Jim Webb Is Still Paying For Saying ‘Women Can’t Fight’
In 1979, a young Marine officer named Jim Webb penned a 7,000-word essay for Washington Magazine entitled, “Women Can’t Fight.” … Continued
In 1979, a young Marine officer named Jim Webb penned a 7,000-word essay for Washington Magazine entitled, “Women Can’t Fight.”
Now, it’s come back to haunt him almost 40 years later.
A group of Naval Academy graduates have requested the alumni association reconsider an award expected to be given to Webb, who served as a Virginia senator and ran for president in 2016, because of the essay, reported The Capital Gazette.
“There is a place for women in our military, but not in combat,” Webb wrote in the article. “Their presence at institutions dedicated to the preparation of men for combat command is poisoning that preparation.”
Webb is expected to attended the alumni association’s Distinguished Graduate Award Ceremony, which recognizes alumni whose character exemplifies the values of the officer corps and have dedicated their lives to service.
When the essay resurfaced, Webb attempted to make amends through the release of a statement in a publication called The Capitol.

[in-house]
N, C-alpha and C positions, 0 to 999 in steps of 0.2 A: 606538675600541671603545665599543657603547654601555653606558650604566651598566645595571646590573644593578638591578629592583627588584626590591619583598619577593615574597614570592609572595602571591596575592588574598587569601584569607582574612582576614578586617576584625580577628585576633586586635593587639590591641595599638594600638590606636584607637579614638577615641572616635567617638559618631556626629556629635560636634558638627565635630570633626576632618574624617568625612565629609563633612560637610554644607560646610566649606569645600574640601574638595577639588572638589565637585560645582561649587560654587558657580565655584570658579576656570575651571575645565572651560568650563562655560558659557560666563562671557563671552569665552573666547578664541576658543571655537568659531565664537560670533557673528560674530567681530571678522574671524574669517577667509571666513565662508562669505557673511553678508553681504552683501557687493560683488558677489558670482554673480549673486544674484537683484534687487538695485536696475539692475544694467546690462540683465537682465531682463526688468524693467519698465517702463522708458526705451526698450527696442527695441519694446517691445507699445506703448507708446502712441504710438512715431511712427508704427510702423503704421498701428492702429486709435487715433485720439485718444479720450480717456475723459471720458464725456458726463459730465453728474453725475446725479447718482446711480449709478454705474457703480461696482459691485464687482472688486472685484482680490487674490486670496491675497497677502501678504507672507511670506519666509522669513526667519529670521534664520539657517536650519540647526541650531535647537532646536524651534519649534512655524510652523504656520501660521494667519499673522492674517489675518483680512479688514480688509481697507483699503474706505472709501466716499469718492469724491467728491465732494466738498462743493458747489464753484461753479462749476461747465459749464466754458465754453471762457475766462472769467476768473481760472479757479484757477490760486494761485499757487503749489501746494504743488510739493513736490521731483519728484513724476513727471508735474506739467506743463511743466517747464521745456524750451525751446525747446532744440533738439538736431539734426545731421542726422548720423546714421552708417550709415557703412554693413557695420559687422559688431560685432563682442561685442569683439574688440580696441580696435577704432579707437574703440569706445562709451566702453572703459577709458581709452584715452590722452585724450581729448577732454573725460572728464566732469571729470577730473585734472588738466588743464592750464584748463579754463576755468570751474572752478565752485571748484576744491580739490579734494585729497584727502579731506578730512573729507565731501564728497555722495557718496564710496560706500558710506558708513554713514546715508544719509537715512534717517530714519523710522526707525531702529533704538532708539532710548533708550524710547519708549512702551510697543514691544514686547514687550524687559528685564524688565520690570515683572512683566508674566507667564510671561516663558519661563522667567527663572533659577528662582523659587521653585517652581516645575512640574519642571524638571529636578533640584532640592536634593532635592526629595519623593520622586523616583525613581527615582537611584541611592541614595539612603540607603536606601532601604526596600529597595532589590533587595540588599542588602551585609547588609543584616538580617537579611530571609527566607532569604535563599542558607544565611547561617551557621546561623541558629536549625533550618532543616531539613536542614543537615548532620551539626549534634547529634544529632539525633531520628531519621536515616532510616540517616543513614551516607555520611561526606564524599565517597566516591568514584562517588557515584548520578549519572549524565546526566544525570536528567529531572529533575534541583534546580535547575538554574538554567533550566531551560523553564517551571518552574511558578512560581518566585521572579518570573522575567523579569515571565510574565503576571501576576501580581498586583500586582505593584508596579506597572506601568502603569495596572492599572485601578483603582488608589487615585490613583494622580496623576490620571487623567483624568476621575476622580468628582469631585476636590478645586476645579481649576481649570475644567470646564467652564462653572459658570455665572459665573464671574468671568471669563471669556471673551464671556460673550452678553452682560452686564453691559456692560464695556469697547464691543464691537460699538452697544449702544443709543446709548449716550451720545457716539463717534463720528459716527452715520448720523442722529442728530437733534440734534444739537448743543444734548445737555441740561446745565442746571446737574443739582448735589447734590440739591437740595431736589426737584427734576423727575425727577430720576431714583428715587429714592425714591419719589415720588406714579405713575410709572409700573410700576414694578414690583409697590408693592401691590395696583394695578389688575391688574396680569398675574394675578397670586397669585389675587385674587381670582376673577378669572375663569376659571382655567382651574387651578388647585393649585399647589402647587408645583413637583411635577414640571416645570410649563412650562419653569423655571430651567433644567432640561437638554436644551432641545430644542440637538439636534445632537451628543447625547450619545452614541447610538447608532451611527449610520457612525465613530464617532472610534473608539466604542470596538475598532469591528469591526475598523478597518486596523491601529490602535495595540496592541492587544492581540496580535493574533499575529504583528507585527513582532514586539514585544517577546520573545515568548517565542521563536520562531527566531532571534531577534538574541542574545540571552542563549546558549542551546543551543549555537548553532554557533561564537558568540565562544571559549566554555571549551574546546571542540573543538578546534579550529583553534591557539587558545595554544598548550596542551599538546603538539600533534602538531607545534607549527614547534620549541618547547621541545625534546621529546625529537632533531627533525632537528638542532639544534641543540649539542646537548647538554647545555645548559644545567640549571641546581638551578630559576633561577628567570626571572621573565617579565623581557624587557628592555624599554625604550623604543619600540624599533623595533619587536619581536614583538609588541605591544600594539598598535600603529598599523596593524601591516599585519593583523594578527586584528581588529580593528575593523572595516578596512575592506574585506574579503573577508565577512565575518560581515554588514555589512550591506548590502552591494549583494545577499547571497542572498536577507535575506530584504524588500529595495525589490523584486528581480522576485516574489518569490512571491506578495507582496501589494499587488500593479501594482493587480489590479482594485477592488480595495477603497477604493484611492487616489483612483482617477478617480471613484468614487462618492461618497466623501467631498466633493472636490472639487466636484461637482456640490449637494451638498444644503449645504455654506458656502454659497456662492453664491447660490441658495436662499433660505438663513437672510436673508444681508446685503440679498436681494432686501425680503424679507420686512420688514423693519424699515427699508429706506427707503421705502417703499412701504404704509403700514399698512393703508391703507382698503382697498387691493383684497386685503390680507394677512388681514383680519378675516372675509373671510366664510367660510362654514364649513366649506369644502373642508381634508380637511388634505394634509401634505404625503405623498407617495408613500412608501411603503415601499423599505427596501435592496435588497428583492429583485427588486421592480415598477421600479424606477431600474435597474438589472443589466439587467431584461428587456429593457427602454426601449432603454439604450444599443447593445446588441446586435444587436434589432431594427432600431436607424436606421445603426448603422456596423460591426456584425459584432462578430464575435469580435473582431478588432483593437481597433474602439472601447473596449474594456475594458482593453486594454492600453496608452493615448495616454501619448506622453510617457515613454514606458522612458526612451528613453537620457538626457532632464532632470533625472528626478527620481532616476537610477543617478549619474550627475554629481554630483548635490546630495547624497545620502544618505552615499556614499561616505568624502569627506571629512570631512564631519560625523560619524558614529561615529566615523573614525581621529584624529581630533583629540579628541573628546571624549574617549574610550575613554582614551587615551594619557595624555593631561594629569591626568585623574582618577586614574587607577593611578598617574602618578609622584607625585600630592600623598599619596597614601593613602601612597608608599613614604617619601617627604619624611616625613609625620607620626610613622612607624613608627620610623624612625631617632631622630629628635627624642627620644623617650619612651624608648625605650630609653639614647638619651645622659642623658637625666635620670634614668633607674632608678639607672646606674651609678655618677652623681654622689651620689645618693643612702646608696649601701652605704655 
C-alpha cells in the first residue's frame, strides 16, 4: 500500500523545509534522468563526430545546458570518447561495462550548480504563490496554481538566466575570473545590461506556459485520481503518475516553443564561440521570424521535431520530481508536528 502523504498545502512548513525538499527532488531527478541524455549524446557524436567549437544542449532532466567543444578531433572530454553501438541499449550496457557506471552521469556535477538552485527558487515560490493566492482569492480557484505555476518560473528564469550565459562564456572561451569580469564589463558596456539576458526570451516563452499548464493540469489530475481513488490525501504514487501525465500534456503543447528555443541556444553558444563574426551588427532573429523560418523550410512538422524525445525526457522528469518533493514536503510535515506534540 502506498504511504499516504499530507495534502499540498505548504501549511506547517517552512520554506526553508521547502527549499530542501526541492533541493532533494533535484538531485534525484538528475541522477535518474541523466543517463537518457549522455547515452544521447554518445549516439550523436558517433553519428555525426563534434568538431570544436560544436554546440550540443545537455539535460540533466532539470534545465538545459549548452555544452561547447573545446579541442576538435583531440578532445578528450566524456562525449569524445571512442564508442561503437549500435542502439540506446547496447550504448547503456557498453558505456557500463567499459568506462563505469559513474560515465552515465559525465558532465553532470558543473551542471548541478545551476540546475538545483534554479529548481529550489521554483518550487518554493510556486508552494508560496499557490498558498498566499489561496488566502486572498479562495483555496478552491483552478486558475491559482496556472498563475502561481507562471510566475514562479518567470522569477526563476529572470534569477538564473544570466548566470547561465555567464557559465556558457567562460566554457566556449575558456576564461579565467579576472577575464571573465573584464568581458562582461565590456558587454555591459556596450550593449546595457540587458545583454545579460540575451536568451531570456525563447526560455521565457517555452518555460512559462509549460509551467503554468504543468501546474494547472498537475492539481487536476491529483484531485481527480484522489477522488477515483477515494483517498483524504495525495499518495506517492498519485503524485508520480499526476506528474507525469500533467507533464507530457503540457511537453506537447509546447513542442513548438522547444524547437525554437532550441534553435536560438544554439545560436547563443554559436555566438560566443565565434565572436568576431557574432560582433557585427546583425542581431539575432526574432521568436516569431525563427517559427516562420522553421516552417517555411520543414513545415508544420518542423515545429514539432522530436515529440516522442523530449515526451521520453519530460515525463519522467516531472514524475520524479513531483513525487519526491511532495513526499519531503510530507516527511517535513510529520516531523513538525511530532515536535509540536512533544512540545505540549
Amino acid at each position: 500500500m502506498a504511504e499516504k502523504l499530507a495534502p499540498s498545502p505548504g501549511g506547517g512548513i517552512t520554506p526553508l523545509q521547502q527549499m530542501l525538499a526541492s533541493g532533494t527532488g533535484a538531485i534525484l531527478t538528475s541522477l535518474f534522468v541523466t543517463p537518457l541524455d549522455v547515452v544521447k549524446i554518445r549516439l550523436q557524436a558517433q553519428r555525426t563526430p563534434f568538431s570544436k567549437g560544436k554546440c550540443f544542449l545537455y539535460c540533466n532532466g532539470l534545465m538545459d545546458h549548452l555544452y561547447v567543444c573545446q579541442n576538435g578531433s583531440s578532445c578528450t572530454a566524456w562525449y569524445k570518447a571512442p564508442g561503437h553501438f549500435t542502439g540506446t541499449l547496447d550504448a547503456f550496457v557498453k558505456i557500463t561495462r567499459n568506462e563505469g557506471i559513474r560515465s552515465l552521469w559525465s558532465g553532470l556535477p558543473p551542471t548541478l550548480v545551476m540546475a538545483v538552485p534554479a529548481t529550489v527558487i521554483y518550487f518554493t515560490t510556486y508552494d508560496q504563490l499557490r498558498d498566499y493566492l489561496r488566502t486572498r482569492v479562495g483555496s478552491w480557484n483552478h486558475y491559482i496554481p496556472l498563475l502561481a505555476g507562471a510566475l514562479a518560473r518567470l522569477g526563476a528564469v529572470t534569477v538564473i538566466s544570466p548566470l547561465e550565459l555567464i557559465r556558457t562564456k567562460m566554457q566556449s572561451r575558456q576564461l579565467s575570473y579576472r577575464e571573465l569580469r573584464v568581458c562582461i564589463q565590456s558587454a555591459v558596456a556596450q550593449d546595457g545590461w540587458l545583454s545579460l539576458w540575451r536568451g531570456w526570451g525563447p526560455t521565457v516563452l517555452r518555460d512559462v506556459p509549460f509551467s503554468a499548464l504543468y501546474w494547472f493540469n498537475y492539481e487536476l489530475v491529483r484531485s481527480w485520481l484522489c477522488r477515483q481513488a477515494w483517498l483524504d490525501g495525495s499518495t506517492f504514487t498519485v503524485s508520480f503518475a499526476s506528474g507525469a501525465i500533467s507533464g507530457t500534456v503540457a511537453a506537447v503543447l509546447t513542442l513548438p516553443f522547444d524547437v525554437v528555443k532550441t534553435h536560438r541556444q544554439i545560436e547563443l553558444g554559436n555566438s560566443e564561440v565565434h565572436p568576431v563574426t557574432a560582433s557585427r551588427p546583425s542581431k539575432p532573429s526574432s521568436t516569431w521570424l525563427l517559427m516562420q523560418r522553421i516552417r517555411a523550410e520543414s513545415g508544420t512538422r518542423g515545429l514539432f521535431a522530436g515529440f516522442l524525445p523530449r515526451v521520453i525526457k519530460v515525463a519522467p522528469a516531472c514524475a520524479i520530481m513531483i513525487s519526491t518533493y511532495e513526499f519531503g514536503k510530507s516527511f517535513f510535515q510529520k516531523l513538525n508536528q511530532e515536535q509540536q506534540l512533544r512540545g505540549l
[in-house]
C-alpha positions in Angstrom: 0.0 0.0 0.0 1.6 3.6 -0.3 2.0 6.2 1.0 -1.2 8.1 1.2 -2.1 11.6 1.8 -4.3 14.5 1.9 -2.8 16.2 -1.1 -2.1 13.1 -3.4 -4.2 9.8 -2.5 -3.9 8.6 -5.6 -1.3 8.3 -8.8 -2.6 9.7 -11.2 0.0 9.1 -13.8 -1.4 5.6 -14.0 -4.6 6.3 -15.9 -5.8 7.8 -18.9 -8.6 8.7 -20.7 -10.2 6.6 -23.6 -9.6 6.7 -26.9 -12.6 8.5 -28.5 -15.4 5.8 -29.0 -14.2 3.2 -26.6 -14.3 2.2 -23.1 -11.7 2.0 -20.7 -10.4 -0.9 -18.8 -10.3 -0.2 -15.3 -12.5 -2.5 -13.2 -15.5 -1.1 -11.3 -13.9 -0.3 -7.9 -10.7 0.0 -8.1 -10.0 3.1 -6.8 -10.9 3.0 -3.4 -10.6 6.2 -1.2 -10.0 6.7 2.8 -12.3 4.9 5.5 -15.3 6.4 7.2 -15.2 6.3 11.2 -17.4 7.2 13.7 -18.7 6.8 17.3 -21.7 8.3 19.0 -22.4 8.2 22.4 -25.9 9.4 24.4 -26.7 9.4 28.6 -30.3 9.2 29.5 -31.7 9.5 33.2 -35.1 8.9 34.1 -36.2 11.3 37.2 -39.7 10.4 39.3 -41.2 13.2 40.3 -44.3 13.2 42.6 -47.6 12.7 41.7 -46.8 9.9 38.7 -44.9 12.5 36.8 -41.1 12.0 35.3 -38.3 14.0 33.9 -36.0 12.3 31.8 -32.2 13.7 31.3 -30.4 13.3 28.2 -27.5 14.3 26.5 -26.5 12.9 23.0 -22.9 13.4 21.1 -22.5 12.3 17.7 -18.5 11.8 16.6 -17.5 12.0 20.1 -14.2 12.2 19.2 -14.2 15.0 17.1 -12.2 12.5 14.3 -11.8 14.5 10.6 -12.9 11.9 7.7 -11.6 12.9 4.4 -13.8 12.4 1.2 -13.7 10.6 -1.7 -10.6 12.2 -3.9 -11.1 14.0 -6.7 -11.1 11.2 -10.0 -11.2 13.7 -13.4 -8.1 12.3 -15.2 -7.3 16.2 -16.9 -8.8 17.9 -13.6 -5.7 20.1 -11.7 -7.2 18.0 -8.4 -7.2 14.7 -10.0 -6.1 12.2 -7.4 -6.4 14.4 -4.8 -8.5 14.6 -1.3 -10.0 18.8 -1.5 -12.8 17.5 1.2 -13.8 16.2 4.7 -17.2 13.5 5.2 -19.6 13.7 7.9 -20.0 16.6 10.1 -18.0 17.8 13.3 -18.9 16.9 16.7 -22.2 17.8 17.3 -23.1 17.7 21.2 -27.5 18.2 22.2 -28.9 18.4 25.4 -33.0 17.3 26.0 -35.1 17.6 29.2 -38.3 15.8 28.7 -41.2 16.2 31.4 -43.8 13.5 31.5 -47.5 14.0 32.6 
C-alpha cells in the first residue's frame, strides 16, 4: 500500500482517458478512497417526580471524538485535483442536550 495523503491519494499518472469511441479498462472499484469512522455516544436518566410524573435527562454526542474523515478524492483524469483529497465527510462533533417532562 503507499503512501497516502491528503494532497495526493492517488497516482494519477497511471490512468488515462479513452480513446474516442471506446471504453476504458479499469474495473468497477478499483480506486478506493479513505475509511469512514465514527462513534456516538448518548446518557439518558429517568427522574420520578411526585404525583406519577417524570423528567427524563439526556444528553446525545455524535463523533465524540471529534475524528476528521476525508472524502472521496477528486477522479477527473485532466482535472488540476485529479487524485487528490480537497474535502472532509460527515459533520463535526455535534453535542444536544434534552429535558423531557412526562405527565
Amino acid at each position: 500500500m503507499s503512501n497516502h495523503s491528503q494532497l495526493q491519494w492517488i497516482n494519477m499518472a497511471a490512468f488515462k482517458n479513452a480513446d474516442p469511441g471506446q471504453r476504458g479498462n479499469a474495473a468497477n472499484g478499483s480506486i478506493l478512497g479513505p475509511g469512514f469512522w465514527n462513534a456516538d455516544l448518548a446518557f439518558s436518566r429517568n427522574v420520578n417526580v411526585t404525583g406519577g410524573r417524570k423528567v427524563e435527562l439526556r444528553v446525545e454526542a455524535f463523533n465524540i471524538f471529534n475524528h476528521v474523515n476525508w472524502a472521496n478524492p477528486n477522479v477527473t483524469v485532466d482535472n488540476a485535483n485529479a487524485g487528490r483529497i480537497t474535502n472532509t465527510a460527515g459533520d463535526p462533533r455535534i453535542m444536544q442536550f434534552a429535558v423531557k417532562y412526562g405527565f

“Clearly, if I had been a more mature individual, there are things that I would not have said in that magazine article,” Webb wrote. “To the extent that this article subjected women at the academy or the armed forces to undue hardship, I remain profoundly sorry.”
The decision by the Naval Academy Alumni Association to give its Distinguished Graduate Award to Webb was “a hit to the gut,” wrote 1981 graduate and retired Cmdr. Laureen Miklos in an email to The Capital Gazette.
Miklos contacted the alumni association to express her concern that Webb's essay, which she says is still referenced by midshipmen, gives credence to students and officers alike who don’t believe women belong at the Naval Academy.
A 1968 graduate of the Naval Academy, Webb served as a rifle platoon and company commander in the Vietnam War. His valorous actions there earned him a Navy Cross and two Purple Hearts for injuries that ended his career. In 1977, he entered politics and served the state of Virginia.